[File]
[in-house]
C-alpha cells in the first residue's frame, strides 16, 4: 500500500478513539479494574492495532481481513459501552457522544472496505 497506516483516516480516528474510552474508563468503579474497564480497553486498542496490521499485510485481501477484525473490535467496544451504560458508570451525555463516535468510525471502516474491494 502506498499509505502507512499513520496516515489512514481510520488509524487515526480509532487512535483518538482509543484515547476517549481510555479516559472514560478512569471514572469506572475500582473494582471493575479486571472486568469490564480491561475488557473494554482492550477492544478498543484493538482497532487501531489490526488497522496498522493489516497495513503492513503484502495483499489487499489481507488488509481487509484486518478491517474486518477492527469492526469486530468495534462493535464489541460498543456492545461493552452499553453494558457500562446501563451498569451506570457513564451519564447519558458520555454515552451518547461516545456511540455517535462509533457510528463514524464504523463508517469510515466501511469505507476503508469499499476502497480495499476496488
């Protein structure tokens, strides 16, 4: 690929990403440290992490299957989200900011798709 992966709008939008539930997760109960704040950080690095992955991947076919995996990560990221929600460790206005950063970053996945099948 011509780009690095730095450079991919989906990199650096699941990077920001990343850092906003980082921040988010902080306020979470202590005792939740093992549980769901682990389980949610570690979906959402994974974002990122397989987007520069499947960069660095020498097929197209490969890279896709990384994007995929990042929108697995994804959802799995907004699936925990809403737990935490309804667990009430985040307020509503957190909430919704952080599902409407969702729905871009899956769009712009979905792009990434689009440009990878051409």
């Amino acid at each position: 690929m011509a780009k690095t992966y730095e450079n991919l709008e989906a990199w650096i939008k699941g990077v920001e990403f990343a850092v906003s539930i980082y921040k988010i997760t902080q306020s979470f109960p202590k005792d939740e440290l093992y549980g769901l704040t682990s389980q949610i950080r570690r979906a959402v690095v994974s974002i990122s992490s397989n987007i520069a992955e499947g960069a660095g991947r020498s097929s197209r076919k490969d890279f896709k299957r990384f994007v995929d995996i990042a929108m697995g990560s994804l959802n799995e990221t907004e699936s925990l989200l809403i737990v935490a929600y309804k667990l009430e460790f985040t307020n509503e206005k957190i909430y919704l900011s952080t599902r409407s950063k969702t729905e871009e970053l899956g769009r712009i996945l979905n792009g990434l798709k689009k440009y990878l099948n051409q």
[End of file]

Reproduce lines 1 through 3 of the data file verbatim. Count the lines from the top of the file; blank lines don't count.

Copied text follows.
[in-house]
C-alpha cells in the first residue's frame, strides 16, 4: 500500500478513539479494574492495532481481513459501552457522544472496505 497506516483516516480516528474510552474508563468503579474497564480497553486498542496490521499485510485481501477484525473490535467496544451504560458508570451525555463516535468510525471502516474491494 502506498499509505502507512499513520496516515489512514481510520488509524487515526480509532487512535483518538482509543484515547476517549481510555479516559472514560478512569471514572469506572475500582473494582471493575479486571472486568469490564480491561475488557473494554482492550477492544478498543484493538482497532487501531489490526488497522496498522493489516497495513503492513503484502495483499489487499489481507488488509481487509484486518478491517474486518477492527469492526469486530468495534462493535464489541460498543456492545461493552452499553453494558457500562446501563451498569451506570457513564451519564447519558458520555454515552451518547461516545456511540455517535462509533457510528463514524464504523463508517469510515466501511469505507476503508469499499476502497480495499476496488
């Protein structure tokens, strides 16, 4: 690929990403440290992490299957989200900011798709 992966709008939008539930997760109960704040950080690095992955991947076919995996990560990221929600460790206005950063970053996945099948 011509780009690095730095450079991919989906990199650096699941990077920001990343850092906003980082921040988010902080306020979470202590005792939740093992549980769901682990389980949610570690979906959402994974974002990122397989987007520069499947960069660095020498097929197209490969890279896709990384994007995929990042929108697995994804959802799995907004699936925990809403737990935490309804667990009430985040307020509503957190909430919704952080599902409407969702729905871009899956769009712009979905792009990434689009440009990878051409």